Here are observations from retired Four Winds artist-naturalist-educator Susan Sawyer.

There are all kinds of vines — they are plants that don’t grow stems firm enough to hold themselves up, but use other plants (and any other handy support) to cover a lot of ground, get to the sunlight, and grow a lot of leaves and flowers without spending their energy on making strong stems. This summer I’ve been noticing the way the wild clematis near my house was grabbing onto nearby tall grasses. With their leaf stems! I had seen this before, but it hadn’t quite registered — no tendrils at all, but long, growing, flexible petioles that firmly attach themselves to whatever’s handy. 

The leaves grow in pairs, and in this picture one of the two leaves at each node has found a grass stem and wound right around it.

Below is wild cucumber, which has a two-forked tendril opposite each leaf — and coils itself around whatever it touches, tight as a spring. I think it gets the prize for twistiness.

Vetch, a legume (a family full of vines like peas, pole beans, and groundnut) has double tendrils at the ends of its leaves. Here it has a good grip on a buttercup stem.

Bittersweet, like pole beans, doesn’t have special tendrils, but wraps its whole stem around whatever’s handy. Here two are twined together and headed up the gas tank.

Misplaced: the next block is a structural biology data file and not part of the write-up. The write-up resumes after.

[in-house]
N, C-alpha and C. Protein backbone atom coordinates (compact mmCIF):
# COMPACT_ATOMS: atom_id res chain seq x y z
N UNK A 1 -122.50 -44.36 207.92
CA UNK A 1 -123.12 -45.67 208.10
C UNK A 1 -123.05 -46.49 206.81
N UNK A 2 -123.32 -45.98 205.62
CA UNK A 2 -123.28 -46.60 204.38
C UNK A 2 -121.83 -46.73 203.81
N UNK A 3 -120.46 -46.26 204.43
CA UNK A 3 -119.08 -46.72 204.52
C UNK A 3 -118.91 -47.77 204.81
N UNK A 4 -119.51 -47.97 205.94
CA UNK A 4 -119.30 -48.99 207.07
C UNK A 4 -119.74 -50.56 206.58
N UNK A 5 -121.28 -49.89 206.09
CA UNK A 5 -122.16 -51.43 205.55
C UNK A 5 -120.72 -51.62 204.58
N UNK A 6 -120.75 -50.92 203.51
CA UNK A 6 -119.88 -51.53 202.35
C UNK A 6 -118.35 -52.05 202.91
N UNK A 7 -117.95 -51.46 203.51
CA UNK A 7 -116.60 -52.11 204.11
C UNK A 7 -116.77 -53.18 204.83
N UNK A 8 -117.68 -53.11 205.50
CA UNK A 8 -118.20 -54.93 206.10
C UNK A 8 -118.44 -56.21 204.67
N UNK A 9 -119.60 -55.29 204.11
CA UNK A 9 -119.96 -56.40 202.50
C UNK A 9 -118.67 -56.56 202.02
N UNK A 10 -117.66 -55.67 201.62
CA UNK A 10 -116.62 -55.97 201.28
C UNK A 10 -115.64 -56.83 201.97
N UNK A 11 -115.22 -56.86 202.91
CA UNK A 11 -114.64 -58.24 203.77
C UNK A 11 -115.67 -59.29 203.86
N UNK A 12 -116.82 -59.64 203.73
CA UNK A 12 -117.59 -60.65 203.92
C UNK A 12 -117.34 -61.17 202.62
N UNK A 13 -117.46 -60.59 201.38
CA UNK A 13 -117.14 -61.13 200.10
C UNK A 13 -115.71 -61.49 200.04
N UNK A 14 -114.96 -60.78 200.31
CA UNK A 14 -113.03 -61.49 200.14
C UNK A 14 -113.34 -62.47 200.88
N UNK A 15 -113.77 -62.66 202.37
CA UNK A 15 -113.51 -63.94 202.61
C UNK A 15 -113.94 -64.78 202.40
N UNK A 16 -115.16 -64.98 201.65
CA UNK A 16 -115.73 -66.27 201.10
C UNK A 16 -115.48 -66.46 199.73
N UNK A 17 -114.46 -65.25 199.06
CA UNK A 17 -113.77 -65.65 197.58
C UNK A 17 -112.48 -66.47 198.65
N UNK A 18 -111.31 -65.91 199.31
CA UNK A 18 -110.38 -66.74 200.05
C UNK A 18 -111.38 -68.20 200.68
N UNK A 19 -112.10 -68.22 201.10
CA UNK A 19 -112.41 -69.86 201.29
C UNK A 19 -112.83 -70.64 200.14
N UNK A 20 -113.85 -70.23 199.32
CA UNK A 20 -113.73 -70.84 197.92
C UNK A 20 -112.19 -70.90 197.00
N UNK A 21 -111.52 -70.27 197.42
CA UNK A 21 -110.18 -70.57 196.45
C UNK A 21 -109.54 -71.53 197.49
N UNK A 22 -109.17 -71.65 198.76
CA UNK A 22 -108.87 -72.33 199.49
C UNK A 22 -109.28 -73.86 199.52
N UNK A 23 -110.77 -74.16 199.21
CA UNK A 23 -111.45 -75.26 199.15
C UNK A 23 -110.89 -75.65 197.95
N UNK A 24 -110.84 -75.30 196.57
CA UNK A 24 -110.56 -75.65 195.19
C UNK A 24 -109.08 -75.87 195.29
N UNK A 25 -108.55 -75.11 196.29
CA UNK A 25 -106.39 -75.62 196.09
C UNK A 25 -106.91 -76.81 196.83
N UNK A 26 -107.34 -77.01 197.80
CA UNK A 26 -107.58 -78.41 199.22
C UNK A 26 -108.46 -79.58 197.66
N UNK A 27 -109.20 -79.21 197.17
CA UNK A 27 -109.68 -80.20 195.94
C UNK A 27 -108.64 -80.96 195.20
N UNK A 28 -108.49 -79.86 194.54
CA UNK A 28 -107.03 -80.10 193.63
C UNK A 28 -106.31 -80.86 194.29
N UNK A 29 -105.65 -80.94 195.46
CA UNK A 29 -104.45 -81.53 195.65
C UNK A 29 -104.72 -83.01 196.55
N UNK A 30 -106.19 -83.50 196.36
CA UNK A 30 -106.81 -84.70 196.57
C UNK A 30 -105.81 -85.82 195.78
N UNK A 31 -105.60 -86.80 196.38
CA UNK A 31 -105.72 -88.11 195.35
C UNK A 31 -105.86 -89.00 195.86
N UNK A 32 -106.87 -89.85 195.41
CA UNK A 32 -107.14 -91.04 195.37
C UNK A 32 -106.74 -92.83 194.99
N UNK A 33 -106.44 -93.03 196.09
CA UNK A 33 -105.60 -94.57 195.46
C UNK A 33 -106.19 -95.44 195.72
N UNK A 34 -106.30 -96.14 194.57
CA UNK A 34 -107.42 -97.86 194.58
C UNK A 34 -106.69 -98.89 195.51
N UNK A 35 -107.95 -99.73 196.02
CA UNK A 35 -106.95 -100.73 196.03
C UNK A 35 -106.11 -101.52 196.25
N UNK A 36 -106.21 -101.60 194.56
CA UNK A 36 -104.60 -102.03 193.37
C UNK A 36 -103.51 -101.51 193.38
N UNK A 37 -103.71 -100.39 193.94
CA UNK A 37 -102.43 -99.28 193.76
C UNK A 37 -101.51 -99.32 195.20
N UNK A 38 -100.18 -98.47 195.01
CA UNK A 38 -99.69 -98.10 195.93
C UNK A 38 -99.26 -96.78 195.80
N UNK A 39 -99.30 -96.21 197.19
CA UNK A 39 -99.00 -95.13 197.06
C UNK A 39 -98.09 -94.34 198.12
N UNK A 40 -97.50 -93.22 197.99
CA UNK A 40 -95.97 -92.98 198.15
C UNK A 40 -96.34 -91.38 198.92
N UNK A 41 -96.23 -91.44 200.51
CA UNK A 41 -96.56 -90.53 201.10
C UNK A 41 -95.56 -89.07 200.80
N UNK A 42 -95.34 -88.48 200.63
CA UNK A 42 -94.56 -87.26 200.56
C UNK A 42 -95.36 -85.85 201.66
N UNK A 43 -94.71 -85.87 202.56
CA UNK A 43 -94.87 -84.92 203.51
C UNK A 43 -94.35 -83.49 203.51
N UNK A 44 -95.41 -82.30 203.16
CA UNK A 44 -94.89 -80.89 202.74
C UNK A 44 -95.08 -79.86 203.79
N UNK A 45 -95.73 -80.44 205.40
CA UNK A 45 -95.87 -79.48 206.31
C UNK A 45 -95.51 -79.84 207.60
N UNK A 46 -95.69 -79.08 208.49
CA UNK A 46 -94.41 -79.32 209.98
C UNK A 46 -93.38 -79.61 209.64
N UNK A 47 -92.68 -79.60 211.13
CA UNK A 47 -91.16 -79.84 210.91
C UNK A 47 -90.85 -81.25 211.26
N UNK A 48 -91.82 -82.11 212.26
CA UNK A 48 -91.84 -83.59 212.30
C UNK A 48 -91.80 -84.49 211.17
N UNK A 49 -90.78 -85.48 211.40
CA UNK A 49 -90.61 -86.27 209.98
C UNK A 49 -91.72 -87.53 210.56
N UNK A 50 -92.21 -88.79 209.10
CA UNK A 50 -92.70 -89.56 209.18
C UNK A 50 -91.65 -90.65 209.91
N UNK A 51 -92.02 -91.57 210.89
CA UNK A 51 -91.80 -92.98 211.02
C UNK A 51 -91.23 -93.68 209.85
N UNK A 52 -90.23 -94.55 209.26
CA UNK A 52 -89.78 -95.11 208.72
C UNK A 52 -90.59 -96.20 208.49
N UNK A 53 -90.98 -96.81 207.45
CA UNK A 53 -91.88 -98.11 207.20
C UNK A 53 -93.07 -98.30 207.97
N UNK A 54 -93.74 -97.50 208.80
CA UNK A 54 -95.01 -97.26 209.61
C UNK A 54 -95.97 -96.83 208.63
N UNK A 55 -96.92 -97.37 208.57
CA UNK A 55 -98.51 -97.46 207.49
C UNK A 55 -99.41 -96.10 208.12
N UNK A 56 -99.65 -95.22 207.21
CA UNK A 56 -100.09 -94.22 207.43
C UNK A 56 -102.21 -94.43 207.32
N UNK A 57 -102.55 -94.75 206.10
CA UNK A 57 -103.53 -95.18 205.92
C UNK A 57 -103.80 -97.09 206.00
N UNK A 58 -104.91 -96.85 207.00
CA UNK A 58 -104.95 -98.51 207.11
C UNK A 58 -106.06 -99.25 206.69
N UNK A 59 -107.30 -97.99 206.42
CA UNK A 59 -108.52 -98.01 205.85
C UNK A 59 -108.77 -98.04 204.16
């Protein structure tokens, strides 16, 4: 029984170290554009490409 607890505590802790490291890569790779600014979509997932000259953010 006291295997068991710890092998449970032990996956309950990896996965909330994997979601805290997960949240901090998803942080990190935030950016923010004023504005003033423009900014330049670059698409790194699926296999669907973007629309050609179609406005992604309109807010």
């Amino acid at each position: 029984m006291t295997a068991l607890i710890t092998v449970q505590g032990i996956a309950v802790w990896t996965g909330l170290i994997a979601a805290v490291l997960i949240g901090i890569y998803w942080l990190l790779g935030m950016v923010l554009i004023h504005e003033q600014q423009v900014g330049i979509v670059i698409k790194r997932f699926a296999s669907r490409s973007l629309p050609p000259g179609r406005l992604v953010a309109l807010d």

Below are river grapes in a small crabapple tree. Grapes will climb trees to get their leaves up into the sun, and after years their long stems might be as big around as your wrist. 

This short survey leaves out another good climbing method — adhesive discs, which ivy, poison ivy, and Virginia creeper use to climb straight up tree trunks, cliffs, and walls. I’m sure there are other strategies. Most depend on the plant being sensitive to touch — the growing tendrils or stem tips wave themselves around (at plant speed) and can feel when there’s something to wrap onto. Smart, those plants. 

3 thoughts on “Notes On Vines

  1. While the grasping tendrils are remarkable, am I correct that the river grape climbing the crabapple (above- last photo) shows a bunch of brown/black failed tendrils that did not find a suitable target to wrap? I wonder about the mechanism for not continuing to try by unsuccessful tendrils, and the “life” of a tendril that grasps successfully. As usual, Susan has made me look harder and think further, and wonder as I wander.

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